How it is decided who teaches what?

There cannot be a single answer. Every department in France has statutes and bylaws that can be (democratically!) changed, and this includes how teaching loads are divided. Still, every university I've been to has had this model: the department director delegates the power to either a committee or even a single person depending on the size of the department and customs. This committee/person deliberates on what courses can be offered and who teaches what. It's often (but not always) taking into account the wishes of every member of the department. Large department (= Paris…) have even more complex procedures.


PS: I hope this does not come off as an answer from a Parisian snob. The math departments in hard science-intensive universities in Paris are about 2-3 times as large as the largest math department outside Paris; moreover, it's only a metro ride away to the other Parisian departments, who can thus coordinate among themselves to have a unified program with much wider breadth. I have many colleagues outside Paris who despair at the state of their M2 program (and this won't be helped by the current government's policies of creating monster universities on the one hand and defunding smaller ones on the other hand… if you know how to solve this problem, please tell us).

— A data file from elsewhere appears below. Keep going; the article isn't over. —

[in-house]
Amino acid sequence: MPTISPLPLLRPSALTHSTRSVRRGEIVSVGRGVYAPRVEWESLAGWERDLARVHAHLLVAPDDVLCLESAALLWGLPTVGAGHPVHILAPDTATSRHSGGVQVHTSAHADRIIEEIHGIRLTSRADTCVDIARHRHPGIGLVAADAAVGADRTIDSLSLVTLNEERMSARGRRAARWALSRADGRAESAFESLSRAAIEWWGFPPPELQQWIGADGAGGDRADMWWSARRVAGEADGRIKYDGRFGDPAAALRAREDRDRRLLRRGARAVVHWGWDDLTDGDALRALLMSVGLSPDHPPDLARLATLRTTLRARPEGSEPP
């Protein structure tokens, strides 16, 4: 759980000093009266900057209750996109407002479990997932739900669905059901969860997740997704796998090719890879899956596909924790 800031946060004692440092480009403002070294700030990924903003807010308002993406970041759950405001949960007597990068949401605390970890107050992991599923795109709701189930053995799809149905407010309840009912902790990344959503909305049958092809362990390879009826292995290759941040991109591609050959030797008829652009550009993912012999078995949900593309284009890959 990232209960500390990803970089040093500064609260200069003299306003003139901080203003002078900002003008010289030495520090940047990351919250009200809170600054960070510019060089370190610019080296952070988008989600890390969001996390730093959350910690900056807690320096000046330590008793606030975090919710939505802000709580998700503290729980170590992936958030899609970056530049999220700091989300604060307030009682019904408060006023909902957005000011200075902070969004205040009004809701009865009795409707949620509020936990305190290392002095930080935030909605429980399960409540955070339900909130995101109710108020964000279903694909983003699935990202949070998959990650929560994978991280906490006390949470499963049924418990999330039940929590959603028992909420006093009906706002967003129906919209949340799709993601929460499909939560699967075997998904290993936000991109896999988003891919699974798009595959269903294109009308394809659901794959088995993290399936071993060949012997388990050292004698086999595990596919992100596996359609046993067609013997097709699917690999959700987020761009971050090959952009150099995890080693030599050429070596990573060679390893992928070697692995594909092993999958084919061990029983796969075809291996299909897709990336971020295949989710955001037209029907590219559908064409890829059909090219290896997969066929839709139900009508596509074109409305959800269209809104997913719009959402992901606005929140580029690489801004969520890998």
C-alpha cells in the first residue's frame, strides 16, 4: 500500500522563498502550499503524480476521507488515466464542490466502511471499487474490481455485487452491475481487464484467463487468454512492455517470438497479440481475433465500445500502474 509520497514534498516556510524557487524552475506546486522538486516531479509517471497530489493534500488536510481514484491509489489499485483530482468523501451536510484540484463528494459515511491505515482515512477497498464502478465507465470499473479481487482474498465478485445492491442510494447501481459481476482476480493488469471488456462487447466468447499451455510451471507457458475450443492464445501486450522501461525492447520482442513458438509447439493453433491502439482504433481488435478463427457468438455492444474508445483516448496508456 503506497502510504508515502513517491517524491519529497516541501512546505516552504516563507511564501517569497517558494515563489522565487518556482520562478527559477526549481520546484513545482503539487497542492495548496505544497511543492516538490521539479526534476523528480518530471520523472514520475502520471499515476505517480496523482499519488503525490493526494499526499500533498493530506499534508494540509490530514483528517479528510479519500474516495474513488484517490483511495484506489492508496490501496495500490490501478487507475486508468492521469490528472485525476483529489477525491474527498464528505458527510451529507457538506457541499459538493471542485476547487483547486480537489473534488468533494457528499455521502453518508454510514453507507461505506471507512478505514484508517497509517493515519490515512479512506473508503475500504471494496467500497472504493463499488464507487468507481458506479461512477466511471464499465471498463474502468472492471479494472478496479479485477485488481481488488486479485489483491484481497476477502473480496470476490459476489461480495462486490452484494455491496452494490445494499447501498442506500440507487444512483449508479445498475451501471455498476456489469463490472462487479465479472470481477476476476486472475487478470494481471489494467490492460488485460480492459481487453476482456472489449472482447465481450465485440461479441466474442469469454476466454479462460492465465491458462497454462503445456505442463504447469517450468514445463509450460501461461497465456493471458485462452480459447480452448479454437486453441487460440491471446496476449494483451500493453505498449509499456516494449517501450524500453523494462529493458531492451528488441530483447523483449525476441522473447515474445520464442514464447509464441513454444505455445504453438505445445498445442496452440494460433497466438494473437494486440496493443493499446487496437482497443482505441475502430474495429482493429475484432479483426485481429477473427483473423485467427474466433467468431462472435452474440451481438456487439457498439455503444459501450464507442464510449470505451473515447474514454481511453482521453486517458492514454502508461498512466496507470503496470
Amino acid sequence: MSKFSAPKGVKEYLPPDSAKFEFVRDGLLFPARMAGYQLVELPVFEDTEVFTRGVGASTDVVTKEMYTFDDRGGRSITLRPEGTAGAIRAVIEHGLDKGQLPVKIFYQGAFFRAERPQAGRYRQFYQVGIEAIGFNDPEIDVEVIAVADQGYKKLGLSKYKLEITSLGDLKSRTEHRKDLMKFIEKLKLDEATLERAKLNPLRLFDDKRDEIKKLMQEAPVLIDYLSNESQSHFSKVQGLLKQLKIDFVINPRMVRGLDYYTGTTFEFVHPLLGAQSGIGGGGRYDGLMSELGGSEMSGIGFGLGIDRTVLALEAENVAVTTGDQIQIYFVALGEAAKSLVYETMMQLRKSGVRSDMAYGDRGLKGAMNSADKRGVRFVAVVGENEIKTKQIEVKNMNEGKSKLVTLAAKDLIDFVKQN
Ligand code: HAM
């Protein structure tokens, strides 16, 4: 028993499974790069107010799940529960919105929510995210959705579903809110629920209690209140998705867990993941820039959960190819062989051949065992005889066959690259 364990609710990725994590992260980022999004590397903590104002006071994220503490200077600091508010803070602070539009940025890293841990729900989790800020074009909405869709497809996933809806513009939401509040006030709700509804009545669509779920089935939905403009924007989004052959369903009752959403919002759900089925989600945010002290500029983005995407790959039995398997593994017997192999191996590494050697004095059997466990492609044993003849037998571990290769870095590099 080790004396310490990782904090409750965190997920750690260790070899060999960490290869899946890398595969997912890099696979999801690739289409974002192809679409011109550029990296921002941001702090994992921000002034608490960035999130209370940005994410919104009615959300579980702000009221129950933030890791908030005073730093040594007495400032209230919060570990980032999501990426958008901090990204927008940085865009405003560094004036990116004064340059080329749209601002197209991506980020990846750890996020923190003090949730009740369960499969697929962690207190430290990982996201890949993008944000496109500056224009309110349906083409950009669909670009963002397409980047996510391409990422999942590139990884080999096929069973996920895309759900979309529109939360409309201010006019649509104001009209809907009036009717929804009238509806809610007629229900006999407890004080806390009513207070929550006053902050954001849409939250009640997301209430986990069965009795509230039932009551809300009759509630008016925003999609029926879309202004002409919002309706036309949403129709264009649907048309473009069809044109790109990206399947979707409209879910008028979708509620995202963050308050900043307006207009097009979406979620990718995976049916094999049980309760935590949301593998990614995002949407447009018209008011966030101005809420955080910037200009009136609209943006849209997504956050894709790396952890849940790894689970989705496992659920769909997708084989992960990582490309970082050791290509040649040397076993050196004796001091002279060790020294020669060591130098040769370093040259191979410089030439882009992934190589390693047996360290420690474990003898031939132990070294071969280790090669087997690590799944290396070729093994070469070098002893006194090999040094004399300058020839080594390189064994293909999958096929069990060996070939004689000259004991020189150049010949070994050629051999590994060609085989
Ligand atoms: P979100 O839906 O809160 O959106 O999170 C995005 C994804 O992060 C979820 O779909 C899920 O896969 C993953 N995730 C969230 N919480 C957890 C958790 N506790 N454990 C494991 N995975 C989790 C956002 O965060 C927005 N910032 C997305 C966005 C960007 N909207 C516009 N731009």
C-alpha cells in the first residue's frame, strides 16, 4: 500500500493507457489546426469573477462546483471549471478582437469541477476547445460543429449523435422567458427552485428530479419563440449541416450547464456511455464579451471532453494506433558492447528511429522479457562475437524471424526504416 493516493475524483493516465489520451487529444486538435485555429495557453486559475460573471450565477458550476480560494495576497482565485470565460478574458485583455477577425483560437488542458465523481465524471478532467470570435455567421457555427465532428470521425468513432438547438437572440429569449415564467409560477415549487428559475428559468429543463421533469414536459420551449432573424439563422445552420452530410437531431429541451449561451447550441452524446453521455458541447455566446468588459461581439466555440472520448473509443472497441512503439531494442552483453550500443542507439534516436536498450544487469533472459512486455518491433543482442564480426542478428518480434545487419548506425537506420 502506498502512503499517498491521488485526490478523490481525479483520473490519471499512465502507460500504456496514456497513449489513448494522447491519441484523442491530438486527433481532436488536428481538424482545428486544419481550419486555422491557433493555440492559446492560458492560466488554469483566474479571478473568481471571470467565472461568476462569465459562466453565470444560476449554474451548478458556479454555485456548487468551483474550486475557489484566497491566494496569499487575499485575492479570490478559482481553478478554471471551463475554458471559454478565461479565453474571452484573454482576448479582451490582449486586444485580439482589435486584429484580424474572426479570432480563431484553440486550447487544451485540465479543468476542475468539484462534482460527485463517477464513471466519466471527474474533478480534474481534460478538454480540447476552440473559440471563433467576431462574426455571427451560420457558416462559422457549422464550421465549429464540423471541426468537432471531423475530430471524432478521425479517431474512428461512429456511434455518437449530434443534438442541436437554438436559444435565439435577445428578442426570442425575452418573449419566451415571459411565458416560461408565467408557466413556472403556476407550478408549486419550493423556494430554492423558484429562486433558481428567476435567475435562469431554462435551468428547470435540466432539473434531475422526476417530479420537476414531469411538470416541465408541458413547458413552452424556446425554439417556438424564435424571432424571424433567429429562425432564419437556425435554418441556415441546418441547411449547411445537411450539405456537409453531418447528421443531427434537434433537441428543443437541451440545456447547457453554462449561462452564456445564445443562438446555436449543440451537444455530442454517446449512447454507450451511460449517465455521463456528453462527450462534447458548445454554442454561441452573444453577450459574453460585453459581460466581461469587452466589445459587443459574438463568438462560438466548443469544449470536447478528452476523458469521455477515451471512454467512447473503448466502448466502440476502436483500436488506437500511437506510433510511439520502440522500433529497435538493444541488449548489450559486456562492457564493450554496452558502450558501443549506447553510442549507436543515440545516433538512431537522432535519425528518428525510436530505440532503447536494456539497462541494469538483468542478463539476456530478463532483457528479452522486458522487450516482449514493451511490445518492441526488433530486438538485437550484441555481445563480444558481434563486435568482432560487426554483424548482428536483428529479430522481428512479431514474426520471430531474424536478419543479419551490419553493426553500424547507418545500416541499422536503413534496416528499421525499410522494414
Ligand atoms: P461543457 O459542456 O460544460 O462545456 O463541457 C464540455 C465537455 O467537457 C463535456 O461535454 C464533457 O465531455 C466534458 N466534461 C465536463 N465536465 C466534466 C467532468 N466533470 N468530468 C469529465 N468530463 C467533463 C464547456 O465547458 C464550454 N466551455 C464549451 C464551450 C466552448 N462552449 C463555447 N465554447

PPS: This answer is mainly about pure math. The situation is less bleak in applied math. ("What good is pure math for anyway? Pure mathematicians can't get a contract with Thales or Safran to co-supervise a PhD student who will help us sell bombs to Saudi Arabia." --some government official, probably.) Some smaller math departments are slowly transitioning to applied math only.

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In chemistry, classwork during the Ph.D. is pretty minimal and the emphasis is on doing lab work. There is a vast amount of even foundational stuff that is not well covered (especially in instrumental analysis). I believe the trend has been towards less courses over time. This is generally perceived by students as a plus (not by me, see it as more technician work, less learning), and also by PIs, who are incented to run large groups of workers, rather than training scholars.

My impression is the same is true in biology. [Lots of funding for grunt work...gotta cure cancer, right?] Less so in physics, where there are tough qualifier exams.